County Drug Court now hurt by new treatment effort |

County Drug Court now hurt by new treatment effort

When California voters approved Proposition 36 in 2000, many probably assumed that there was too much emphasis on criminal prosecution of drug offenses and not enough of the kind of treatment and prevention called for in the initiative.

And, in some cases, they might have been right. But Nevada County appears to have been ahead of the curve and, oddly enough, that’s causing us problems.

Nevada County Drug Court gives drug offenders the opportunity to avoid time behind bars and instead work on kicking their substance abuse problem. Rather than just treating the symptoms of this destructive addiction, this program went after the causes.

Sadly, the program faces uncertainty. There is only six months to go, and the Drug Court is losing clients and losing money because of the state fiscal crunch. Technically, the program has another six months left under a four-year state grant. Taking a longer view, the future remains uncertain.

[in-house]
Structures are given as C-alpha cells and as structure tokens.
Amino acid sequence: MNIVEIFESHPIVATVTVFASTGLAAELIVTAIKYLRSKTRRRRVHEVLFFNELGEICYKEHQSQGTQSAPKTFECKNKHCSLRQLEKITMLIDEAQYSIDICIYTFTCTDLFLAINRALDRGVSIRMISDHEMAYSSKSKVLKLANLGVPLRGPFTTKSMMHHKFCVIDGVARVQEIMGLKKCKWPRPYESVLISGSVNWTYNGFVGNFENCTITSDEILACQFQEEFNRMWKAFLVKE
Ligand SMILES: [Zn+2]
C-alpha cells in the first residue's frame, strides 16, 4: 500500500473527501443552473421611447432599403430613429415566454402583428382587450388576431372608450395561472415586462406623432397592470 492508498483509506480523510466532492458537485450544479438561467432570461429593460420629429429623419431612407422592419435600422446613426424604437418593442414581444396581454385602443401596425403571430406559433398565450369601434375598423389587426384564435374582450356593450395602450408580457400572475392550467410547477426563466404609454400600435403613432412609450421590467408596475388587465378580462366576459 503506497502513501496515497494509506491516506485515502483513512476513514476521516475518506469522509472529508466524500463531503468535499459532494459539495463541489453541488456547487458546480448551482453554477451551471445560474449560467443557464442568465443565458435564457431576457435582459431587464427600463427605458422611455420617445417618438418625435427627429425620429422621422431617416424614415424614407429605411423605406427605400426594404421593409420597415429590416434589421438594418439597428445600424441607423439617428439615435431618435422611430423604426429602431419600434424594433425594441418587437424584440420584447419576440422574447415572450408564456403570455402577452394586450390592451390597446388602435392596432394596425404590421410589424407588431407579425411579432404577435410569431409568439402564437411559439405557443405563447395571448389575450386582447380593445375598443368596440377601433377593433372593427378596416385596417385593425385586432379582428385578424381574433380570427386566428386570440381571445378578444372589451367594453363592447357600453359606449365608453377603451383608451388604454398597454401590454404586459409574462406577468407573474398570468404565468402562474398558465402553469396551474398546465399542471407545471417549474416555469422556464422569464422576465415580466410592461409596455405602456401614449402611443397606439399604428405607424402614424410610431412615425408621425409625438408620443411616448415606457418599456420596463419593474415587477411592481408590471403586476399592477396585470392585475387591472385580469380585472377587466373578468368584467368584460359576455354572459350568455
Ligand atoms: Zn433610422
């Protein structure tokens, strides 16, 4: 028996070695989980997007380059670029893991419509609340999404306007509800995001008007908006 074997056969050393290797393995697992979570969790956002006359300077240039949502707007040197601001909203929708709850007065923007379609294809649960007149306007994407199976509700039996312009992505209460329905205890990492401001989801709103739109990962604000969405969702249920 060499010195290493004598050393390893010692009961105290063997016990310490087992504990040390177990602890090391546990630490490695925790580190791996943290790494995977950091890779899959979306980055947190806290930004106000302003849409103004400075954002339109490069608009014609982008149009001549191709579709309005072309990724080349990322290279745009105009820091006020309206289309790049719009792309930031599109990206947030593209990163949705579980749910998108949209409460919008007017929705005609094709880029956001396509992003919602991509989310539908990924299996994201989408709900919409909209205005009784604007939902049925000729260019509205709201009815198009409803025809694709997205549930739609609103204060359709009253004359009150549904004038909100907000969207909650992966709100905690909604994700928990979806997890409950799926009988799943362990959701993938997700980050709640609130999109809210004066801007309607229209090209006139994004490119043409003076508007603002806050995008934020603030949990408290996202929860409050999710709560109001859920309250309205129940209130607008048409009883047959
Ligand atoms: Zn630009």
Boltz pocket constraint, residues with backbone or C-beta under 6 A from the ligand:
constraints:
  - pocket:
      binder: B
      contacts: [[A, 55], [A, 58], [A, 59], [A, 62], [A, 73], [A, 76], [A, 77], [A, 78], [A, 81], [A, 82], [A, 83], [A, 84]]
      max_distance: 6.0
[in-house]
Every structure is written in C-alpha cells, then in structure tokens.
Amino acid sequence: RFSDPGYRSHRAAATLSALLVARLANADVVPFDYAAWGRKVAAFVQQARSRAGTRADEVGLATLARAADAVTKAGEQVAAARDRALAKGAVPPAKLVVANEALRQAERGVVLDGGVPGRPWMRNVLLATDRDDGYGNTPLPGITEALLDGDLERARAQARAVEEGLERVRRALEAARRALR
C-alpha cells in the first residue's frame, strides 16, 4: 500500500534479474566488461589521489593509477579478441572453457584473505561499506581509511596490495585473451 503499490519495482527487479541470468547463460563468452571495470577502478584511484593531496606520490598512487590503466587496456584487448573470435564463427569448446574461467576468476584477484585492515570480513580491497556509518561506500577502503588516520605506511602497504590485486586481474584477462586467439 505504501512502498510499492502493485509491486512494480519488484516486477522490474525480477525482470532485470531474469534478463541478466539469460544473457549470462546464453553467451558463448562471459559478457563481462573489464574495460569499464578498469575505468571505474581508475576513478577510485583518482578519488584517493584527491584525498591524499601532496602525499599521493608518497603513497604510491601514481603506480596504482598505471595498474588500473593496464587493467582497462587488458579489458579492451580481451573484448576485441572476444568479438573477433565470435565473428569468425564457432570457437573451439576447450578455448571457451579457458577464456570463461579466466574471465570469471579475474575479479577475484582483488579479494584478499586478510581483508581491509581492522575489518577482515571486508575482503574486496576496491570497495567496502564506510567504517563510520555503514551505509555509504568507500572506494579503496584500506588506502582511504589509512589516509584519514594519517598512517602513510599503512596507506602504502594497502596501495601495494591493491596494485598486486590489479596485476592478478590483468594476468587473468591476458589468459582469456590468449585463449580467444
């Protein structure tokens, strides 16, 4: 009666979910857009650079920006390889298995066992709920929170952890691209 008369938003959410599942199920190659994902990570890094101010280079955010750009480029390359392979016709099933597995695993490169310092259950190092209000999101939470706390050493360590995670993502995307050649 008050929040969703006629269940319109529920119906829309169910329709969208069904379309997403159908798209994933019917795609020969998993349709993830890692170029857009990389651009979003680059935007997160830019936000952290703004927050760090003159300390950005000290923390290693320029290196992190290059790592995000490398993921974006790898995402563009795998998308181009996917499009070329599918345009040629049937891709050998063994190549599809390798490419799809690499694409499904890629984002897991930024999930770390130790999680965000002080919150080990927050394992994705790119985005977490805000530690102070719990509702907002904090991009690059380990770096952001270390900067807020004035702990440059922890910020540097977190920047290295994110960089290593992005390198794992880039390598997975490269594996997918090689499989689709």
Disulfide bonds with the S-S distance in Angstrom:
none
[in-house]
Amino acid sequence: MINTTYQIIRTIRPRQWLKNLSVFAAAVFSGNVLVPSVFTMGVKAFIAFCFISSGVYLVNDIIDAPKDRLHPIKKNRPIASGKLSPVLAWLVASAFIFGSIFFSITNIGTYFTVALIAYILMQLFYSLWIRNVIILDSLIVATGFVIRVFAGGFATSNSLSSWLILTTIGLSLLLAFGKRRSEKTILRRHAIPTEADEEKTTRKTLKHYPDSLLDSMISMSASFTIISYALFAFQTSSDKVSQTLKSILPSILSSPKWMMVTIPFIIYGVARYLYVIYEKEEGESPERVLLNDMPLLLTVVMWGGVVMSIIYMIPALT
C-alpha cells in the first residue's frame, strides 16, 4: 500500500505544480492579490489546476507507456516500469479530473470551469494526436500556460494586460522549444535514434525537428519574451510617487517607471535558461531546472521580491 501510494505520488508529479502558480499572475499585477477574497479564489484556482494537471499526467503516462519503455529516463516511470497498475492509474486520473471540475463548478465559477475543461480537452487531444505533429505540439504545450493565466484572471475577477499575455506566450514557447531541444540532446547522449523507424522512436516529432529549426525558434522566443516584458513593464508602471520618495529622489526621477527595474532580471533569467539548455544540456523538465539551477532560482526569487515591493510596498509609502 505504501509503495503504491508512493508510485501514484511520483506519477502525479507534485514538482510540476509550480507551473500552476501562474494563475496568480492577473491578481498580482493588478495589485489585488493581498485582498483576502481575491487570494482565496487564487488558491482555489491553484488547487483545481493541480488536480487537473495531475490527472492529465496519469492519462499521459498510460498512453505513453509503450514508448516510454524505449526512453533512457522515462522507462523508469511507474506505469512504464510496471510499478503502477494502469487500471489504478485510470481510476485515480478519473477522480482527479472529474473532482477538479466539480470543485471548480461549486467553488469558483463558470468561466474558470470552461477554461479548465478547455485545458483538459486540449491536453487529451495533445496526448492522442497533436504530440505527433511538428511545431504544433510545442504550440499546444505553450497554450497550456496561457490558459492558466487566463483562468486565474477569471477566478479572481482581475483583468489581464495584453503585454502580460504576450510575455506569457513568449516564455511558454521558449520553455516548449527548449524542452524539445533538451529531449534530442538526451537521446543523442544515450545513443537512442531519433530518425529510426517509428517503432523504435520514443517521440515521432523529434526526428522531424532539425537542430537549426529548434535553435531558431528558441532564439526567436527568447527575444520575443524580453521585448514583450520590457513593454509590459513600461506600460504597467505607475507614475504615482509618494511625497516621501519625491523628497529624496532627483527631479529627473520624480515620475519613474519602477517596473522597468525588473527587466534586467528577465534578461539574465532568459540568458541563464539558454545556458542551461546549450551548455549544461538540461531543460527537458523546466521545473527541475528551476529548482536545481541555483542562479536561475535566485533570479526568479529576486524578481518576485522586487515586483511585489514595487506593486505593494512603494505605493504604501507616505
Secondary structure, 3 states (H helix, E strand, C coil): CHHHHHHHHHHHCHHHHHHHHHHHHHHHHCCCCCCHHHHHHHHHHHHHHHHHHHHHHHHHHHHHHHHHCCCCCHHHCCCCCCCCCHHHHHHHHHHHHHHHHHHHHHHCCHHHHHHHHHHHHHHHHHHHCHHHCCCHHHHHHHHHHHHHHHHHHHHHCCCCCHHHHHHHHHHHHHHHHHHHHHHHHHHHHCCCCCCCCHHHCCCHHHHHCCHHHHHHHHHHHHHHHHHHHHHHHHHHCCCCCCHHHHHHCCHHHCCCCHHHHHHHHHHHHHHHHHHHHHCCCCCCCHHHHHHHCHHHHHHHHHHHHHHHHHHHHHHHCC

One of the reasons Drug Court is having a tough go of it these days is the aforementioned Proposition 36, which as many will recall, requires treatment and probation for nonviolent drug offenders convicted of possession. Some of these folks now under the mandates for Proposition 36 would have gone to Drug Court in the old days.

Drug Court offers treatment and, perhaps just as important, consequences for them. Clients faced short jail stints for failing drug tests or violating court rules. Court officials lauded the sanctions as a crucial element in helping drug abusers change their destructive ways. So now drug users under the mandates of Proposition 36 will head into treatment without some of the consequences of the drug court program. It remains to be seen how effective this approach may be.

Fortunately, the folks in Nevada County are still trying to stay ahead of the curve. Drug Court supporters hope they can tap into Proposition 36 funds to sustain the program. That seems to make more sense than just starting a new program from scratch. The plan needs the blessings of the state. We all will be better off if the folks in Sacramento see the wisdom of this approach.

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